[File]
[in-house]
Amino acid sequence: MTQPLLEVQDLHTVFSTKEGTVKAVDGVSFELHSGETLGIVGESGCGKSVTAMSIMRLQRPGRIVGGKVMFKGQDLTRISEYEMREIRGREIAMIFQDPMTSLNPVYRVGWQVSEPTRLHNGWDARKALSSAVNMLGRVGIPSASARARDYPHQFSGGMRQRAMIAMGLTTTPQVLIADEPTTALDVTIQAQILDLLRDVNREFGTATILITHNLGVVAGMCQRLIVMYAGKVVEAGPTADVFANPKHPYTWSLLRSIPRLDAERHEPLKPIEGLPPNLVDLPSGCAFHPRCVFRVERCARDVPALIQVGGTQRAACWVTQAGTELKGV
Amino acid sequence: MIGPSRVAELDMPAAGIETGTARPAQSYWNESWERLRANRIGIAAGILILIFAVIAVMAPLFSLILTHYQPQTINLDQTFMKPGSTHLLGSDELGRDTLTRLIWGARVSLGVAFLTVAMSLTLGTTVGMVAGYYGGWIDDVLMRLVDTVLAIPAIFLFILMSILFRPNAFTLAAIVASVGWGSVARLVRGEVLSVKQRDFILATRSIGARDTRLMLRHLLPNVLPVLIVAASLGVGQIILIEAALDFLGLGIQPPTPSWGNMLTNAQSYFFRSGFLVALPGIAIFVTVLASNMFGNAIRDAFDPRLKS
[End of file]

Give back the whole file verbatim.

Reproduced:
[in-house]
Amino acid sequence: MTQPLLEVQDLHTVFSTKEGTVKAVDGVSFELHSGETLGIVGESGCGKSVTAMSIMRLQRPGRIVGGKVMFKGQDLTRISEYEMREIRGREIAMIFQDPMTSLNPVYRVGWQVSEPTRLHNGWDARKALSSAVNMLGRVGIPSASARARDYPHQFSGGMRQRAMIAMGLTTTPQVLIADEPTTALDVTIQAQILDLLRDVNREFGTATILITHNLGVVAGMCQRLIVMYAGKVVEAGPTADVFANPKHPYTWSLLRSIPRLDAERHEPLKPIEGLPPNLVDLPSGCAFHPRCVFRVERCARDVPALIQVGGTQRAACWVTQAGTELKGV
Amino acid sequence: MIGPSRVAELDMPAAGIETGTARPAQSYWNESWERLRANRIGIAAGILILIFAVIAVMAPLFSLILTHYQPQTINLDQTFMKPGSTHLLGSDELGRDTLTRLIWGARVSLGVAFLTVAMSLTLGTTVGMVAGYYGGWIDDVLMRLVDTVLAIPAIFLFILMSILFRPNAFTLAAIVASVGWGSVARLVRGEVLSVKQRDFILATRSIGARDTRLMLRHLLPNVLPVLIVAASLGVGQIILIEAALDFLGLGIQPPTPSWGNMLTNAQSYFFRSGFLVALPGIAIFVTVLASNMFGNAIRDAFDPRLKS